WASHINGTON, Mar. 1, 2017 - Trade worries, low commodity prices and shifting consumer preferences are all contributing to an uncertain economic picture for farmers, industry representatives told a full house at the opening session of USDA’s Agricultural Outlook Forum (AOF) last week.
Some of those concerns were generated by President Donald Trump, who took the U.S. out of the 12-nation Trans-Pacific Partnership as one of his first actions in office, saying that the country would be better off negotiating agreements with individual countries. Trump has also vowed to renegotiate the North American Free Trade Agreement.
“Those (one-on-one negotiations) need to happen with speed,” Beth Ford, chief operating officer for Land O’Lakes, said in a panel discussion moderated by Agri-Pulse Editor Sara Wyant.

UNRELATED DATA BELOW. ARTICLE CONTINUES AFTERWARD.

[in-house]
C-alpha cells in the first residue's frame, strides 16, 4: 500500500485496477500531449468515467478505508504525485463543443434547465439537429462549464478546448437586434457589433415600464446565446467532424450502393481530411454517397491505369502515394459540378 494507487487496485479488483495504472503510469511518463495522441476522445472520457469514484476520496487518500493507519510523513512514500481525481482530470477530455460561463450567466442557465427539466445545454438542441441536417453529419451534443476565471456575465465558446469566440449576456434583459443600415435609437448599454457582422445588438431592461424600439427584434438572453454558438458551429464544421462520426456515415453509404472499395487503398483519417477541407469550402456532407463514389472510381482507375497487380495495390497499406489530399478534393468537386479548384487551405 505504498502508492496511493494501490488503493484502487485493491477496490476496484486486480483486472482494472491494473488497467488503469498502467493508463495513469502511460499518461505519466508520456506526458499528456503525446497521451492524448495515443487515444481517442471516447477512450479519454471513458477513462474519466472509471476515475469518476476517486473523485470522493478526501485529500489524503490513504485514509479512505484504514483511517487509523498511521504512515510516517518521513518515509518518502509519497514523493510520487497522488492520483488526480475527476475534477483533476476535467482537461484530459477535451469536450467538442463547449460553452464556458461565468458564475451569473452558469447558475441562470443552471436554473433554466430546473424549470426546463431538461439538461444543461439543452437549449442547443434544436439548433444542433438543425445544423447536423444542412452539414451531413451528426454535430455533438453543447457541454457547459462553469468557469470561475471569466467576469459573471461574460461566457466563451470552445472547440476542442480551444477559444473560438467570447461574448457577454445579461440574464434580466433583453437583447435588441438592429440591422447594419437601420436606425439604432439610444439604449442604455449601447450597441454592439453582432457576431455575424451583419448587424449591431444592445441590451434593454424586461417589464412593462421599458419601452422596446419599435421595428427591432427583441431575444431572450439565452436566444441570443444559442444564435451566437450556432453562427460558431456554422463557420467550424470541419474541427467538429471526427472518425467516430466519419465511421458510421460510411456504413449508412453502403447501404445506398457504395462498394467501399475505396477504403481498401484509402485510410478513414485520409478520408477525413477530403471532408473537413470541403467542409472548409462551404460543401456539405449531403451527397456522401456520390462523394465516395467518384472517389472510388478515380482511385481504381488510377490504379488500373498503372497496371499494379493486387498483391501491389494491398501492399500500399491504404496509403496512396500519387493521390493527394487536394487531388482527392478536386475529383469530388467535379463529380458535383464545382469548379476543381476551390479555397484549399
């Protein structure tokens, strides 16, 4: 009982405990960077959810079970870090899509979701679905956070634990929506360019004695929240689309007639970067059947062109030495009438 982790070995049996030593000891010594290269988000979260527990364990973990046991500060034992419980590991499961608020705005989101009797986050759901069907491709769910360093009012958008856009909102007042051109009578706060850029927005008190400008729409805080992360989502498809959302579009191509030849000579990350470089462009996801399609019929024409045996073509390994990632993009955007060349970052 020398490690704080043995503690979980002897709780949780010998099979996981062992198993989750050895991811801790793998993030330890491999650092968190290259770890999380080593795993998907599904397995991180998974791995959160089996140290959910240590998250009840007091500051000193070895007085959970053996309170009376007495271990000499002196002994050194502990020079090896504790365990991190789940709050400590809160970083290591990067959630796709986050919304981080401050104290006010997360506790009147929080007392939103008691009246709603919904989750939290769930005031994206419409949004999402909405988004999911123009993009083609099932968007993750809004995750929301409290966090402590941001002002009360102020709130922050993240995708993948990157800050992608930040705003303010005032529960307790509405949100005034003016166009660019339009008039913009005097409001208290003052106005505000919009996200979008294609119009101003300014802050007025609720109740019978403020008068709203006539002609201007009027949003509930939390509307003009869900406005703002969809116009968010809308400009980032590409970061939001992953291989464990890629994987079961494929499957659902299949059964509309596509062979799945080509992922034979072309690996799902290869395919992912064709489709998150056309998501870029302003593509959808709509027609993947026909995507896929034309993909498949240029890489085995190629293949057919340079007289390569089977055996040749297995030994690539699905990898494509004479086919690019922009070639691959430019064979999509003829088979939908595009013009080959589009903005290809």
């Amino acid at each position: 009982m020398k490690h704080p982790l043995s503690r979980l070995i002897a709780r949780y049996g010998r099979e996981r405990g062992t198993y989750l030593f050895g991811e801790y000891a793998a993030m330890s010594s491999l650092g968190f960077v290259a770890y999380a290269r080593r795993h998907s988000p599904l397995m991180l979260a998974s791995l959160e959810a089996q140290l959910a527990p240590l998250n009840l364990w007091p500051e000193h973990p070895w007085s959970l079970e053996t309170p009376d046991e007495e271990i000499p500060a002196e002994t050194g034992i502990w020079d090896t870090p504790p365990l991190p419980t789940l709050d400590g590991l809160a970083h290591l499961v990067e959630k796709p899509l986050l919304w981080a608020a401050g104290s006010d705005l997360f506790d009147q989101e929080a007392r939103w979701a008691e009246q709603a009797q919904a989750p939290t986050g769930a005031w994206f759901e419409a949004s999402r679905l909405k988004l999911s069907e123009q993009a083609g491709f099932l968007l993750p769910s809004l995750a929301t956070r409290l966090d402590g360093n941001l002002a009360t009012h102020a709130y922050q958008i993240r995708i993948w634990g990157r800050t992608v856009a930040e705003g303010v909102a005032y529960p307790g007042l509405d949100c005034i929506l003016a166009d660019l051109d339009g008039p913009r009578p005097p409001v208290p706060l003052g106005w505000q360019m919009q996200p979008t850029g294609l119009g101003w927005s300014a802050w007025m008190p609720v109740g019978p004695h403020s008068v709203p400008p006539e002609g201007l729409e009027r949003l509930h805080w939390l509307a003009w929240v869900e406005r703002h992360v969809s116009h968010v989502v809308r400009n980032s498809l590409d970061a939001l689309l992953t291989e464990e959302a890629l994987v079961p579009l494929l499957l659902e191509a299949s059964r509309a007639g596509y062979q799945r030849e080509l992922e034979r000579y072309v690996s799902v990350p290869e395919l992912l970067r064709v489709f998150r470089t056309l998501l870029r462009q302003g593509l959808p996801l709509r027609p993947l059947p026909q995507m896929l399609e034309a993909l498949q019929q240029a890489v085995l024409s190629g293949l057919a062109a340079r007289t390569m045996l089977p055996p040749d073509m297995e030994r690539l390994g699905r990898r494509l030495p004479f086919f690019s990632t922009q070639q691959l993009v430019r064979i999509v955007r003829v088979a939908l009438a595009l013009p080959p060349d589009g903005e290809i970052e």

“I think the administration and President Trump understand the importance of trade,” Ford said. However, she emphasized how challenging the unsettled trade environment is for businesses trying to conduct long-term planning. In particular, she said the administration should focus on addressing the country’s relationships with the “key markets” of Mexico and China.
Another panel member, Luke Chandler, deputy chief economist at Deere & Company, said that “U.S. agriculture probably has the most to lose of any sector when it comes to trade.” Deere, like the ag sector as a whole, was squarely behind passage of the TPP, which he said “would have really equaled the playing field” for U.S. beef.
The trade concerns are occurring while farmers are facing “an extended period of low returns,” Rajiv Singh, the head of Rabobank’s wholesale division, told the AOF audience in his presentation, which he labeled “the good, the bad, and maybe the better.”